RNA molecules and their processing regulations are essentially involved in gene expression process.Once transcribed from genomic DNA, pre-mRNAs undergo RNA processing, including 5′-capping, polyadenylation, and RNA splicing, to become mature mRNAs, which are then transported to ribosome for translation. In addition, numerous functional RNA species, such as non-coding RNAs, have been discovered by a recent progress in RNA sequencing. On the other hand of the physiological importance of RNA molecules, their functional impairment is also associated with manifestation of various diseases. Those diseases caused by an impaired RNA function or processing are called “RNA disease”.
1. RNA splicing regulation and diseases
Through RNA splicing, exons are connected from pre-mRNA, while intronic sequences are removed. Most exon/introns constantly undergo splicing regulation, while some are regulated by a specific trans-acting factor, exhibiting a cell types and/or condition-dependent regulation. The former is called constitutive RNA splicing, while the latter is called alternative RNA splicing. By far, about 30% of genetic diseases are estimated to be caused by RNA missplicing due to mutations in cis-regulatory elements and/or trans-acting factors. For example, Familial Dysautonomia (FD) is caused by the exon 20 skipping of IKBKAP gene, by the T>C mutation at 6th base of intron 20 (IVS20+6T>C), which suppresses recognition of the exon 20 donor site by U1 snRNP. The exon 20 skipping then results in reduced production of IKAP protein, causing impaired tRNA modification (Fig. 1). In addition to mechanistic study of those missplicing-associated diseases, our study is also extended to therapeutics of missplicing-associated diseases by small molecule compounds.
2. Therapeutic strategy of RNA splicing diseases by small molecule compounds
In order to manipulate disease-associated splicing regulations, we target control of serine/arginine-rich splicing factors (SR protein) activities. SR proteins are trans-acting splicing factors, known to regulate alternative RNA splicing, and their activity is regulated by phosphorylation of RS domain by SR protein kinases (SRPKs) and cdc-like kinases (CLKs) to promote a spliceosomal recognition. Our laboratory have developed small molecule inhibitors targeting those kinases, such as SRPIN340 for SRPKs (Fukuhara T et al. PNAS 2006), TG003 and related analogues for CLKs (Muraki M et al. J. Biol. Chem. 2004; Ogawa Y et al. Nat. Commun. 2010, Boisson B et al. J. Clin. Invest. 2018) and demonstrated their therapeutic effect on splicing diseases by manipulating SR protein activities. For instance, in Duchenne muscular dystrophy caused by a c.4303G>T mutation, which creates premature stop codon within the exon 30, inhibition of CLK by TG003 induces skipping of the mutated exon 30 to restore in frame-deleted functional dystrophin (Fig. 2) (Nishida A et al. Nat. Commun. 2011). In addition, we have demonstrated inhibition of SRPKs by SRPIN340 leads to a suppressed viral RNA transcription, and angiogenesis in cancer cells are also compromised through VEGF splicing regulation (Dong Z et al. Mol. Vis. 2013; Amin EM et al. Cancer Cell 2011; Nowak DG et al. J. Biol. Chem. 2010; Fukuhara T et al. PNAS 2006). Moreover, we have developed RECTAS, a compound that selectively promotes IKBKAP exon 20 inclusion through chemical library screening, and confirmed therapeutic effect in FD patient cells (Fig. 2) (Yoshida M et al. PNAS 2015). We have also confirmed those compounds impact only a limited population of cellular transcripts without affecting majority of normal splicing. Therefore, we believe that splice-targeting therapeutics can be achieved by applying those small molecule compounds.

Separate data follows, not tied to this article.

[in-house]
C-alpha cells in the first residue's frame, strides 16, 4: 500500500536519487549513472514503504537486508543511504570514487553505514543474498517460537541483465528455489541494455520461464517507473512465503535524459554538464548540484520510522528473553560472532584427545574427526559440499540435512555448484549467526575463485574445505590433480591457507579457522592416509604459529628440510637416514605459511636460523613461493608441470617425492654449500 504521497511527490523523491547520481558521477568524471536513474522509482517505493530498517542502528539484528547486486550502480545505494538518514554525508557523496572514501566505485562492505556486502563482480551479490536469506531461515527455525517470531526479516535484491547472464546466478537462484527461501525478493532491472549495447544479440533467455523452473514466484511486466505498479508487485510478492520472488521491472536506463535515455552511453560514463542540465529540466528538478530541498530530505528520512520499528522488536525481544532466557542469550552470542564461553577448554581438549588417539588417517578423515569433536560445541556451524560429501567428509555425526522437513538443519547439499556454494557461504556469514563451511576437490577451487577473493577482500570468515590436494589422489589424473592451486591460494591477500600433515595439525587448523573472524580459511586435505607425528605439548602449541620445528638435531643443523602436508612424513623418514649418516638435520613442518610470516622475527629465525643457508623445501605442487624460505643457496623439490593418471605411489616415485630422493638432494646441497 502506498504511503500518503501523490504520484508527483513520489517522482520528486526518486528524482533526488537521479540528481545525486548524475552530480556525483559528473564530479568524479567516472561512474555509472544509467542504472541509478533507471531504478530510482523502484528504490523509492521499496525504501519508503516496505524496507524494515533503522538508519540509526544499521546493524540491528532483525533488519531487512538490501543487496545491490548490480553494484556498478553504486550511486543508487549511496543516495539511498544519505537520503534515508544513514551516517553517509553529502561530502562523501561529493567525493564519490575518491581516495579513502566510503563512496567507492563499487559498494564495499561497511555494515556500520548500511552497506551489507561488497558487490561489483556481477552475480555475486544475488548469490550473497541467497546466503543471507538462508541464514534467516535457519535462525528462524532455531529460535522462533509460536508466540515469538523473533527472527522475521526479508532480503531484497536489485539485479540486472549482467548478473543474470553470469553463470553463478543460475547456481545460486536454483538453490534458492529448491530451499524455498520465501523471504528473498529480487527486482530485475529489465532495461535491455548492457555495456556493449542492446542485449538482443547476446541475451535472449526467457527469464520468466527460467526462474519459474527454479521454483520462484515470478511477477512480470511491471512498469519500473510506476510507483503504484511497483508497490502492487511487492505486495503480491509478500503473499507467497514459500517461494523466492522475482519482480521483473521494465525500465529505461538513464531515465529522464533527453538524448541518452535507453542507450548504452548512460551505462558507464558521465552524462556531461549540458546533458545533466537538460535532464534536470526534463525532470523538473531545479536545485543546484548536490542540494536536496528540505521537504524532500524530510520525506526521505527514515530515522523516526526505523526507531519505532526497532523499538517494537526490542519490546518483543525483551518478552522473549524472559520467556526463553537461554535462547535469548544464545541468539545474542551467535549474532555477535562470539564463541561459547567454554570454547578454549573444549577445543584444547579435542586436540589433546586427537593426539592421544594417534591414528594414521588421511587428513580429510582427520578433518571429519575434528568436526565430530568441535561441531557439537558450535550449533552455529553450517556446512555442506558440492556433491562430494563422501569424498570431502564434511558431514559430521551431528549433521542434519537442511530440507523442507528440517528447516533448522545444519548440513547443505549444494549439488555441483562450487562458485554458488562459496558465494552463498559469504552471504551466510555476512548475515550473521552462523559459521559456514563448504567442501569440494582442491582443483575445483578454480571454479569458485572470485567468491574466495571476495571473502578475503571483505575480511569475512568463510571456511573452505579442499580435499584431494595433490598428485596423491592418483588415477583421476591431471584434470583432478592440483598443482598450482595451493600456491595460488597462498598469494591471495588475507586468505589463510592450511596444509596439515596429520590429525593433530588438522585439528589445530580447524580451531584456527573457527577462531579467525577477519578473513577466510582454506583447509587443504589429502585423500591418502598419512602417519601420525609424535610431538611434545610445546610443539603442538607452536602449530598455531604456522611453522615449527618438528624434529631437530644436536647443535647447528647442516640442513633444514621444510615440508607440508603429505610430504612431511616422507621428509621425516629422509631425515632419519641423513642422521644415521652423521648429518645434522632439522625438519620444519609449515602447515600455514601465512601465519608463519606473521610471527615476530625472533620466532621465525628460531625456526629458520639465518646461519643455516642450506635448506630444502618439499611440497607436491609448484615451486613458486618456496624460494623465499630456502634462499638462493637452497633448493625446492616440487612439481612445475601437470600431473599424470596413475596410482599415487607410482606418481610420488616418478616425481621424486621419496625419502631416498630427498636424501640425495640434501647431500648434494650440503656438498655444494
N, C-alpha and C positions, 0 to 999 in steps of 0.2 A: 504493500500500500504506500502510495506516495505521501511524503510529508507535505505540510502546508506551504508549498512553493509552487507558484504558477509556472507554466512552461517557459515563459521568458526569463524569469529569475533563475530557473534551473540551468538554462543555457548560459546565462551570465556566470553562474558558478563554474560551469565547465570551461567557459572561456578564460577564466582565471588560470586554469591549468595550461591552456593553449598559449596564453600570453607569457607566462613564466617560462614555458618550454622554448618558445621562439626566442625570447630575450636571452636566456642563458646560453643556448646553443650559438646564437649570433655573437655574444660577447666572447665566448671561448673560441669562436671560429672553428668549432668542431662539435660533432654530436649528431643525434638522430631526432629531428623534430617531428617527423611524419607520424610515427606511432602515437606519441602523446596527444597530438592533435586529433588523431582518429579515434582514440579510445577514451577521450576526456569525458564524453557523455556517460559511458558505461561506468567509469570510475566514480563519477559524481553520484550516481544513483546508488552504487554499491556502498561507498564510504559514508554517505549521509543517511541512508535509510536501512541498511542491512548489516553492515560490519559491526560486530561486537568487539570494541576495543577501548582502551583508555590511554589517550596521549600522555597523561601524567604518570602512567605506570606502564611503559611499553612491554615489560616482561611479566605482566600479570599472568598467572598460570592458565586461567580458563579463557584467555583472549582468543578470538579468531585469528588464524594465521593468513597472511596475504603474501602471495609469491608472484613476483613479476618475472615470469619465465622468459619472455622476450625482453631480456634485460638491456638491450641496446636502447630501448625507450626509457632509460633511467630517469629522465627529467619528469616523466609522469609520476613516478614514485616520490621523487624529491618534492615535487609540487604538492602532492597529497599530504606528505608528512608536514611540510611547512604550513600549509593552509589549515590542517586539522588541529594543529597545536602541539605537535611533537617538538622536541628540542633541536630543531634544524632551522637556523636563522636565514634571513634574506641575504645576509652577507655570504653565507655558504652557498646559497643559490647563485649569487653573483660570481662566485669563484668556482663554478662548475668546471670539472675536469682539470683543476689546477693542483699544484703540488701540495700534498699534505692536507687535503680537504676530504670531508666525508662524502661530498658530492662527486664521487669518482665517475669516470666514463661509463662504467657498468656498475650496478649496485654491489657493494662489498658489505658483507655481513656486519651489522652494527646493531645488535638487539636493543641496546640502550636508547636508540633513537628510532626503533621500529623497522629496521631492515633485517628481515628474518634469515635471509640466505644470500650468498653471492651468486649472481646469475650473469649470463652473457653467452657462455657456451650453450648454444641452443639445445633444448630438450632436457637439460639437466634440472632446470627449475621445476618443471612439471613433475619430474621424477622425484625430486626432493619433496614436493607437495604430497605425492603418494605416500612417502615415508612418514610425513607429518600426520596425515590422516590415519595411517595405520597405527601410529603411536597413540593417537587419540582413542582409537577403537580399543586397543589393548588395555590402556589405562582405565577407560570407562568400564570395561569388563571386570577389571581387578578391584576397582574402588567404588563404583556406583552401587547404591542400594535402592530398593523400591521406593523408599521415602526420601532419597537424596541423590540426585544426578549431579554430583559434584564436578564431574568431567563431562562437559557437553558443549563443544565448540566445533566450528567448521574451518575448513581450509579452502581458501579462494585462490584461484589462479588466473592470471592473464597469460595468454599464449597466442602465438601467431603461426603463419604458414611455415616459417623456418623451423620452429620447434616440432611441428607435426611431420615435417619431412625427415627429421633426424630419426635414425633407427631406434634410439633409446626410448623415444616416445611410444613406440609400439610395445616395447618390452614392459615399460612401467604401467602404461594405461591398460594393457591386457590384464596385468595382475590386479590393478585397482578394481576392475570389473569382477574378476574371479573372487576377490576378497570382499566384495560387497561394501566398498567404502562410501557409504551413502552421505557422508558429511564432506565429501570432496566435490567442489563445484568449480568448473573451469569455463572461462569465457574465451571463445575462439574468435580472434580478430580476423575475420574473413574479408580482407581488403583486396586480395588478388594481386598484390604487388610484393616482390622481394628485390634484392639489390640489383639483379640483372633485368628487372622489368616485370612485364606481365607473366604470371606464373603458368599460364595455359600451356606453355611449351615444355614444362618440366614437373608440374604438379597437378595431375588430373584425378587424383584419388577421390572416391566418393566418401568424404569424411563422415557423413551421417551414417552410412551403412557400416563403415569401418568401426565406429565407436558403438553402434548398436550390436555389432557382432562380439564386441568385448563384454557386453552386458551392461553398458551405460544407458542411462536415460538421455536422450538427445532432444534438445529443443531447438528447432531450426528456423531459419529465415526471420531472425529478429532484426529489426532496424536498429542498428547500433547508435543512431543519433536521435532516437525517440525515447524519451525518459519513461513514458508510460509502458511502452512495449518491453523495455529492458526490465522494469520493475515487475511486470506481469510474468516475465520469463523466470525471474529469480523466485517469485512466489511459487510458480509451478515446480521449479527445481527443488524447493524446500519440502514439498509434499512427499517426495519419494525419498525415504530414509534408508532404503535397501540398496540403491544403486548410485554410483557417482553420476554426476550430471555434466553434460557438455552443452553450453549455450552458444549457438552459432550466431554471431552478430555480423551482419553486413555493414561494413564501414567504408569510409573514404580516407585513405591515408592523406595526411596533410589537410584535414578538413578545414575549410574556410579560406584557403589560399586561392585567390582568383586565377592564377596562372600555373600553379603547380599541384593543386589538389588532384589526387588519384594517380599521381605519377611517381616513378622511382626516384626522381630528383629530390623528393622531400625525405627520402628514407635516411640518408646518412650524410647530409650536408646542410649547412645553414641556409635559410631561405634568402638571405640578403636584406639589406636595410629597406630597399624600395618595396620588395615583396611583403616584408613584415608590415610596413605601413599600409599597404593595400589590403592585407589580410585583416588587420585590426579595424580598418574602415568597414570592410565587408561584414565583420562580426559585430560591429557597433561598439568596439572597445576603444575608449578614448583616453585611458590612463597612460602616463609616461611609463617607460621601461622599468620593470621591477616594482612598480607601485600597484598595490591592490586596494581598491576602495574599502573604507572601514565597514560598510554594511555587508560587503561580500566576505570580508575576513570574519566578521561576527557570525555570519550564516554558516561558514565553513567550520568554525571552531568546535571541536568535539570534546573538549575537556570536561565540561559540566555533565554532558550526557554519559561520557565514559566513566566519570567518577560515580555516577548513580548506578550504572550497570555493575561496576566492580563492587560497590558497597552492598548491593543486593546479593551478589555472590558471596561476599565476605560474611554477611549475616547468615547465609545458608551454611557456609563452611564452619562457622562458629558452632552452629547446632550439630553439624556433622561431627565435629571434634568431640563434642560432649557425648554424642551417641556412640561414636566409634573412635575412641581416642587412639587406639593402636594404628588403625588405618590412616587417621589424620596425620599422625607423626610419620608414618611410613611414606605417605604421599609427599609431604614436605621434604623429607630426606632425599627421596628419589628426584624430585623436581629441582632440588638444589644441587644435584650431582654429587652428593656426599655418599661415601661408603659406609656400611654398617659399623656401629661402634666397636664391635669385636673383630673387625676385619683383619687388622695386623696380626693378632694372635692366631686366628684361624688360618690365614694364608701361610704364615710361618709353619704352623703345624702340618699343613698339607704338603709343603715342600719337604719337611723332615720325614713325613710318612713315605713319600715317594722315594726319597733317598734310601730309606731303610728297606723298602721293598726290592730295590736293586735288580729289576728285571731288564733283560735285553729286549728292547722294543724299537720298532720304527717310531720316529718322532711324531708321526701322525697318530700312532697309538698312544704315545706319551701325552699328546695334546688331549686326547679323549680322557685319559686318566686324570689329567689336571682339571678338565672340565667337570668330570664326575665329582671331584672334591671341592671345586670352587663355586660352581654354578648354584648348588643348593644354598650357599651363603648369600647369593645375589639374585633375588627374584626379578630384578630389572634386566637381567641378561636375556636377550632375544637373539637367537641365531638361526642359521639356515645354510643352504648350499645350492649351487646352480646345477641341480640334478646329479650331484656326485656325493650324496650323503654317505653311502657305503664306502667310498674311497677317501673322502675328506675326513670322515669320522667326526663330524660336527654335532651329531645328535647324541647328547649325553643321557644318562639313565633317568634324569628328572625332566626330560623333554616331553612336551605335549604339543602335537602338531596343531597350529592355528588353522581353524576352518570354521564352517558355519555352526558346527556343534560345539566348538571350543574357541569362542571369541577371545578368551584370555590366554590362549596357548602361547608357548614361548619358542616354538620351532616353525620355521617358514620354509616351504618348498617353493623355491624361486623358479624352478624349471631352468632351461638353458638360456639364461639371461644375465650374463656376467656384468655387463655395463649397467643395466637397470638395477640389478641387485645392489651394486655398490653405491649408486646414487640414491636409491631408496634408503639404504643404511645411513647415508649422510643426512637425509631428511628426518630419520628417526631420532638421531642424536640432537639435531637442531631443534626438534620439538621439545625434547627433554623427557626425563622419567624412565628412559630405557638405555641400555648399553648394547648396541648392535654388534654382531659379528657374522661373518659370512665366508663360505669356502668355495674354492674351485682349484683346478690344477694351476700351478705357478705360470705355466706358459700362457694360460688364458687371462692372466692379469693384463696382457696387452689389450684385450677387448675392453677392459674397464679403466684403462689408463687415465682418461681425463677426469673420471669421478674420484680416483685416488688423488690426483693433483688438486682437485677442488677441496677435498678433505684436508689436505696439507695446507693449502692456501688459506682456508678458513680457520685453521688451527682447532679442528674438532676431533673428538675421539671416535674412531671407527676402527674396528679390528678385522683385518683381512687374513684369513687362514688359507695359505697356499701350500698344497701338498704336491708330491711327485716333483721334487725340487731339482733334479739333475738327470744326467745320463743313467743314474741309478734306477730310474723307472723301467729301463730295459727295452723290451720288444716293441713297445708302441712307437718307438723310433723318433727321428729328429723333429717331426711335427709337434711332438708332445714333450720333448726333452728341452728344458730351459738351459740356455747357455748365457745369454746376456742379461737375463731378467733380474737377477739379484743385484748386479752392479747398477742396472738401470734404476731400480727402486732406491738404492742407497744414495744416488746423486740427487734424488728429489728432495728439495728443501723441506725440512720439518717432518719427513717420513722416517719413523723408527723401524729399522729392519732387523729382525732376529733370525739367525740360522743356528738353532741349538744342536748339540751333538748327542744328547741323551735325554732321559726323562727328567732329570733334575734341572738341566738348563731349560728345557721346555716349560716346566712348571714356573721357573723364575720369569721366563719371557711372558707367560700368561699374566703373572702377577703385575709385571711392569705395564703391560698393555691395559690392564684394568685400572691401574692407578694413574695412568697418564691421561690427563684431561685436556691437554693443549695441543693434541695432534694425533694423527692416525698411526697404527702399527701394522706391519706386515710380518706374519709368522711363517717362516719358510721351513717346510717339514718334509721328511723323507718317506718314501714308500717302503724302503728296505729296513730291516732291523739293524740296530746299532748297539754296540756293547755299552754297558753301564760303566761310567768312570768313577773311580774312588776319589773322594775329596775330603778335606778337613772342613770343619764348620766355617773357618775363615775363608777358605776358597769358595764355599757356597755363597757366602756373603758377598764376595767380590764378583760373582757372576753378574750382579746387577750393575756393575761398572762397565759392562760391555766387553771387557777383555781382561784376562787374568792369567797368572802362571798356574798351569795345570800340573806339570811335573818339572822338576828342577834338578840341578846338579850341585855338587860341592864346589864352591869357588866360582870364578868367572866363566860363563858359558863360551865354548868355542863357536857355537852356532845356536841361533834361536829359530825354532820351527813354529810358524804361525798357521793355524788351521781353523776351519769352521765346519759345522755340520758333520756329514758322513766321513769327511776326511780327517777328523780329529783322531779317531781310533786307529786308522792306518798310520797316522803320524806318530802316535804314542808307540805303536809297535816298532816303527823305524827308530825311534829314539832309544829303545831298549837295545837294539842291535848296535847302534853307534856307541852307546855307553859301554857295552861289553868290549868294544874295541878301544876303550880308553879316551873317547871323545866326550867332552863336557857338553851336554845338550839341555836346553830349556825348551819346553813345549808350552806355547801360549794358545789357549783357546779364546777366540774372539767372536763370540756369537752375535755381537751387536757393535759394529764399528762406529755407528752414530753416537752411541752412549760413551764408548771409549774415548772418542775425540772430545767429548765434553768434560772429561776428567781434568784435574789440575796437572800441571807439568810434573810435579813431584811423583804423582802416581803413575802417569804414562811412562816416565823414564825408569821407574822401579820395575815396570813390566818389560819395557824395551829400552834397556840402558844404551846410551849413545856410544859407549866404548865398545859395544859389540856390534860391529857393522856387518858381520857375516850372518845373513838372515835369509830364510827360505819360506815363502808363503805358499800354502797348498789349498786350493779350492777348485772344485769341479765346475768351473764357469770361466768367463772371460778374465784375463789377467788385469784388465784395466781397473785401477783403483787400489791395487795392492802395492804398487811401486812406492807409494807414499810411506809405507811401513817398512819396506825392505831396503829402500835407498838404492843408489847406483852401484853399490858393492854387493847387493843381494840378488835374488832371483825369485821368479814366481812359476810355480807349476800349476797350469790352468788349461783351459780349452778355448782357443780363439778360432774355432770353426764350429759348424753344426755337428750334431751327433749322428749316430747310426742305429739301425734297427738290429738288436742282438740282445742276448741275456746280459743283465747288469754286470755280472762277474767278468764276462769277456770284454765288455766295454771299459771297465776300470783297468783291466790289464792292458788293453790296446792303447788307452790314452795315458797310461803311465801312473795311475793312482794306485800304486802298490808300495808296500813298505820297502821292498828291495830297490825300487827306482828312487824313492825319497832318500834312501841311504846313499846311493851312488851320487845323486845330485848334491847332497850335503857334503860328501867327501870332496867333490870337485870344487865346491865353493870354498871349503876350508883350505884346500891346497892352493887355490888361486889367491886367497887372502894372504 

3. Research on splicing-modifying compounds and target diseases using SPREADD
We have developed SPREADD (splicing reporter assay for disease genes with dual color) reporter system for an efficient screening of splice-regulating compounds (Fig. 3) (Yoshida M et al. PNAS 2015; Takeuchi A et al. PLOS ONE 2010; Kuroyanagi H et al. Nat. Protocol 2010). In this system, an inclusion status of a specific exon is monitored by scanning fluorescent intensities of GFP and RFP, which are switched for expression due to a frameshift. We are applying SPREADD system for a wide range of disease-associated splicing events to evaluate splice-regulating compounds and functional studies. We also investigate splice-related disease model for a therapeutic evaluation, using iPS cells and genome editing technology by CRISPR/Cas9. Through these efforts, we try to provide therapeutic compounds for splicing-associated diseases in the near future.